Gravity governs projectile motion, so it is still accelerating the object downwards. The velocity at the time of exit is that it had at some point in the circle, which, instantaneously, was tangent to the circle at that point. That is the direction it moves off in, but gravity will accelerate it downwards.
In circular motion the velocity and acceleration are linked by a formula, derivable by twice differentiating the position vector to get acceleration. The centripetal acceleration is that component of acceleration perpendicular to the velocity, which (is the only one that) changes the velocity's direction. Gravity provides exclusively this kind of force at the top of the circle, when the velocity is horizontal, but as the velocity changes due to gravitational acceleration, or at some other point in the circle, the gravitational force has a smaller and smaller component perpendicular to the velocity.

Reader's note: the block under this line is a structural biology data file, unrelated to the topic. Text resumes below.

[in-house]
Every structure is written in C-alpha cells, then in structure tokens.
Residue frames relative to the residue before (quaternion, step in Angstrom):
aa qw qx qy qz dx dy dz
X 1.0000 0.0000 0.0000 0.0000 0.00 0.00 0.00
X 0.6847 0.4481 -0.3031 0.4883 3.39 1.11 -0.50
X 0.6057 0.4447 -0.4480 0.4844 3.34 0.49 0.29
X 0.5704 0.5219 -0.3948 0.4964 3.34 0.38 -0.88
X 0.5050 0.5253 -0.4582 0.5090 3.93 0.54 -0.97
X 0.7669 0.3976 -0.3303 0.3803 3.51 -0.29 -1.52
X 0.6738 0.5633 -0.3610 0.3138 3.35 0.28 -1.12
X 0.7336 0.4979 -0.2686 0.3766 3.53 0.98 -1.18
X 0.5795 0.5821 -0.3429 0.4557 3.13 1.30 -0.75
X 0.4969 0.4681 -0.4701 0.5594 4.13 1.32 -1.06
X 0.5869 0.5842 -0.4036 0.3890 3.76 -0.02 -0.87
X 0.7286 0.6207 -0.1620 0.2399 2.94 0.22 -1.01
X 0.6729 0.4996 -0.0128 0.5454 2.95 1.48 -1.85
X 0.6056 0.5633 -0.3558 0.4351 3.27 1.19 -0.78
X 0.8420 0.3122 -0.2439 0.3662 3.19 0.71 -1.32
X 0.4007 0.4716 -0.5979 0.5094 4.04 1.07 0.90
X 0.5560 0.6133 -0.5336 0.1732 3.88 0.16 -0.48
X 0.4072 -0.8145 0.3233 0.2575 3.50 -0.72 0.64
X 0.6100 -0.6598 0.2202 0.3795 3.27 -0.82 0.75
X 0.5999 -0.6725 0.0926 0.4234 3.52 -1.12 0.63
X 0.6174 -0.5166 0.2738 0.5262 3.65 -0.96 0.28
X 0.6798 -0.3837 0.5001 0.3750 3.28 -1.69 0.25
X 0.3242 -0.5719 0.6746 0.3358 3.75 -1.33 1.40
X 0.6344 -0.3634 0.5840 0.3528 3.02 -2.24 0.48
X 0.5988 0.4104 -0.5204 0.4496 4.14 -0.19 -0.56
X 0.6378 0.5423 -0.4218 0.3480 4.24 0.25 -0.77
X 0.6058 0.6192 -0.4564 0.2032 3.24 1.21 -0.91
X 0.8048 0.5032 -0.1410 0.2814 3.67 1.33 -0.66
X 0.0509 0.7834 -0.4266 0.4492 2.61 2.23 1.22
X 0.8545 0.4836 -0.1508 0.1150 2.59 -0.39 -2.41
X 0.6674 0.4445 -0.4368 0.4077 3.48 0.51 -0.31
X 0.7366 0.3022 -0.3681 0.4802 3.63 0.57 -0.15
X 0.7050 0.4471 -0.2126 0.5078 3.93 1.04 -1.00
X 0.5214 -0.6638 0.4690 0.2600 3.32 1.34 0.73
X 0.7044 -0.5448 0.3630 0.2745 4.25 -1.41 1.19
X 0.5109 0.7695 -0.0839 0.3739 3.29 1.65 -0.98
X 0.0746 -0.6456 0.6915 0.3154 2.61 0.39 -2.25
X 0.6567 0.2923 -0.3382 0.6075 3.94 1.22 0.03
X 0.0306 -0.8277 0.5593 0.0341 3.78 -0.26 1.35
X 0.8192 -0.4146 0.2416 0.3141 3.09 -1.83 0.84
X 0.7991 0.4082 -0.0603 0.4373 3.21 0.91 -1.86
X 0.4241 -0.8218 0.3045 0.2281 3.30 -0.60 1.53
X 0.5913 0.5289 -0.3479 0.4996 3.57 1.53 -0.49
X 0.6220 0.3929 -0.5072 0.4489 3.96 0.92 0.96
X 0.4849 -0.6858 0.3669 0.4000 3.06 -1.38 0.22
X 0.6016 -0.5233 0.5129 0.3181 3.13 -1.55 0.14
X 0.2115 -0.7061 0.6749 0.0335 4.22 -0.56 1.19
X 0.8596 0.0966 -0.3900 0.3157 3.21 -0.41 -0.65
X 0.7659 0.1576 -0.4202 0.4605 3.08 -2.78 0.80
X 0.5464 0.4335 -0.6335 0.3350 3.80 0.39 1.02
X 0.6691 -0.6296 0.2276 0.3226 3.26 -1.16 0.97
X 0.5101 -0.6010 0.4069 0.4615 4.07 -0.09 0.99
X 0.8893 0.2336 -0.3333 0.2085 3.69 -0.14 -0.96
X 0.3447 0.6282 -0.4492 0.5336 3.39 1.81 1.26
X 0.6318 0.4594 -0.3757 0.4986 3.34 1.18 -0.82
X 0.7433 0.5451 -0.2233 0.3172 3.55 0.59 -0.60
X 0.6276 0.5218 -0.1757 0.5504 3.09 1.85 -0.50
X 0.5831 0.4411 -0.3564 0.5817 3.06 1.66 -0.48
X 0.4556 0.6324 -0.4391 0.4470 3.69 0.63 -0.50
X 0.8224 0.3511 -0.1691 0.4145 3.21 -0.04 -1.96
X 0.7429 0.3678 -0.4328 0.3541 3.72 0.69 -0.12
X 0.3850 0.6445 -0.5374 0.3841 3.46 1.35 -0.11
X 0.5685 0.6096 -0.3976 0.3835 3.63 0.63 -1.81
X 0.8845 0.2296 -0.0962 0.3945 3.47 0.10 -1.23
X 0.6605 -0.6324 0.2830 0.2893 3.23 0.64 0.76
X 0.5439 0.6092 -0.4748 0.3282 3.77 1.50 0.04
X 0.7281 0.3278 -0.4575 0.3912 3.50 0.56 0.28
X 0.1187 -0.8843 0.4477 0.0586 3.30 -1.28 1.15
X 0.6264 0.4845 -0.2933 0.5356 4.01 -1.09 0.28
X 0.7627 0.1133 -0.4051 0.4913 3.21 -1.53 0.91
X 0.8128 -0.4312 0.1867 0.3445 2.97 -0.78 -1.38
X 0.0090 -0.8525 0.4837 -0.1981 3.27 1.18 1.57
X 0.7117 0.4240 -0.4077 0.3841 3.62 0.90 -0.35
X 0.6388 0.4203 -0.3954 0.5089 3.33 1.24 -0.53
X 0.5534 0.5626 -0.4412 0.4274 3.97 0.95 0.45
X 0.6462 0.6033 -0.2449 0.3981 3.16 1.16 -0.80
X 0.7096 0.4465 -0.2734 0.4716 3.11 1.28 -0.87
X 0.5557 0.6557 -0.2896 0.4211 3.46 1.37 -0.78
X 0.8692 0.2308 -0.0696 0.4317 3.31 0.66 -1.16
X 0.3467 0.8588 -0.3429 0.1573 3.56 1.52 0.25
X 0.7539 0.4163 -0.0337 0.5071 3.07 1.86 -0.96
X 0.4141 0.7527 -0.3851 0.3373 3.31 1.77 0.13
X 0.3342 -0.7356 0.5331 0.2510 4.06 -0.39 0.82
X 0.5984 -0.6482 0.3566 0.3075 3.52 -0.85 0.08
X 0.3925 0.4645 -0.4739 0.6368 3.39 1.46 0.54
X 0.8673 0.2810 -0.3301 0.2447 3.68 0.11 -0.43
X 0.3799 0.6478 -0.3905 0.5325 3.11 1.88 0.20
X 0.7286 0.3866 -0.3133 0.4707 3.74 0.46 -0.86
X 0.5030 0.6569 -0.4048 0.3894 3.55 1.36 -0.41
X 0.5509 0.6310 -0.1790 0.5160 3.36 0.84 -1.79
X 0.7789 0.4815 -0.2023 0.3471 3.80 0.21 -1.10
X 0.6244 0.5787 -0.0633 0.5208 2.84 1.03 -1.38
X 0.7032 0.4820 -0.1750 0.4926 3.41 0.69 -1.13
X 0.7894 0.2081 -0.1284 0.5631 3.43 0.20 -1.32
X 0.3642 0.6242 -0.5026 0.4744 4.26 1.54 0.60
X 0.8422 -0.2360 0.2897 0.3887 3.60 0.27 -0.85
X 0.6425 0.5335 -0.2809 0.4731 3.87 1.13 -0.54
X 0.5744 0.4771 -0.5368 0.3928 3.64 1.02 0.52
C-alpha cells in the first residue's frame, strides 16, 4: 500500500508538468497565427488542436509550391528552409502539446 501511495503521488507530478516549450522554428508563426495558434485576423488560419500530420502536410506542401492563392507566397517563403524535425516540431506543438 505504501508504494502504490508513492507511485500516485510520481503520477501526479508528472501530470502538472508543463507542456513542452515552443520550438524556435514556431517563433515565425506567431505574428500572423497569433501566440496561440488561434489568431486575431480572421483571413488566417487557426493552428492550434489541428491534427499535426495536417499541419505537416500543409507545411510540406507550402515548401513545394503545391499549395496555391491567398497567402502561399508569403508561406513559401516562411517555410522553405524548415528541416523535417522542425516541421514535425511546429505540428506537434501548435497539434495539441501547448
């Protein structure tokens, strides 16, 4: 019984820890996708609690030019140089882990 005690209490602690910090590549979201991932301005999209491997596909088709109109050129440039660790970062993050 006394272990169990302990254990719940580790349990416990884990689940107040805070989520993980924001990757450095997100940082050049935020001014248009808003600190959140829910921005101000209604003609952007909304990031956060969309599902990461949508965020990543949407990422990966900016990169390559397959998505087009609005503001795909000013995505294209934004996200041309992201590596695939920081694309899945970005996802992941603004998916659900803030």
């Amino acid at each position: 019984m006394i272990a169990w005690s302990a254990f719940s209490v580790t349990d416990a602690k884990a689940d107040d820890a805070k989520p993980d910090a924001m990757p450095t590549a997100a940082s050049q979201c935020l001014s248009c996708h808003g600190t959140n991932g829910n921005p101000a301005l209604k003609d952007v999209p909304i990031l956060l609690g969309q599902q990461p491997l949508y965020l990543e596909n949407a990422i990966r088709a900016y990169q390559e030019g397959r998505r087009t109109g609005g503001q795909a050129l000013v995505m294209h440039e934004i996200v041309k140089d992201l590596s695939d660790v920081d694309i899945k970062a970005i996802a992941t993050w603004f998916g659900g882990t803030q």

When the particle attains a vertical velocity gravity has no component perpendicular to this and cannot accelerate it to turn any more; alternatively, the object might reach land first. The acceleration is thus sufficient to make a parabolic arc, but not circular motion.
So it is because gravity does not act perpendicular to velocity at every point, just downwards, that it cannot create circular motion.